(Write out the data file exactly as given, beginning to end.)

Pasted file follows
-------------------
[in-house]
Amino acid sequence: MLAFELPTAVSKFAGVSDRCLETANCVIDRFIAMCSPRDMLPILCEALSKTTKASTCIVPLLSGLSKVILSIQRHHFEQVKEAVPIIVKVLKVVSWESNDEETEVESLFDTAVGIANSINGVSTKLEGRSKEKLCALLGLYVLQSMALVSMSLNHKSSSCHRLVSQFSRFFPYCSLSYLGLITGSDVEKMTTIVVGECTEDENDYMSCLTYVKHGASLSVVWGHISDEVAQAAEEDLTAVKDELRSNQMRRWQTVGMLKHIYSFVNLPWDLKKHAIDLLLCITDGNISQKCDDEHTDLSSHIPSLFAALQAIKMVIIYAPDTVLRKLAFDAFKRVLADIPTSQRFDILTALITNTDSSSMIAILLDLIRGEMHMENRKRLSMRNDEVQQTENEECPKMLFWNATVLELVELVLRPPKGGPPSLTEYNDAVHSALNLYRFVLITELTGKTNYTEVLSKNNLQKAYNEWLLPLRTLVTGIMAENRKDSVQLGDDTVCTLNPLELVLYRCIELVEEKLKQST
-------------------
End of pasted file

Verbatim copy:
[in-house]
Amino acid sequence: MLAFELPTAVSKFAGVSDRCLETANCVIDRFIAMCSPRDMLPILCEALSKTTKASTCIVPLLSGLSKVILSIQRHHFEQVKEAVPIIVKVLKVVSWESNDEETEVESLFDTAVGIANSINGVSTKLEGRSKEKLCALLGLYVLQSMALVSMSLNHKSSSCHRLVSQFSRFFPYCSLSYLGLITGSDVEKMTTIVVGECTEDENDYMSCLTYVKHGASLSVVWGHISDEVAQAAEEDLTAVKDELRSNQMRRWQTVGMLKHIYSFVNLPWDLKKHAIDLLLCITDGNISQKCDDEHTDLSSHIPSLFAALQAIKMVIIYAPDTVLRKLAFDAFKRVLADIPTSQRFDILTALITNTDSSSMIAILLDLIRGEMHMENRKRLSMRNDEVQQTENEECPKMLFWNATVLELVELVLRPPKGGPPSLTEYNDAVHSALNLYRFVLITELTGKTNYTEVLSKNNLQKAYNEWLLPLRTLVTGIMAENRKDSVQLGDDTVCTLNPLELVLYRCIELVEEKLKQST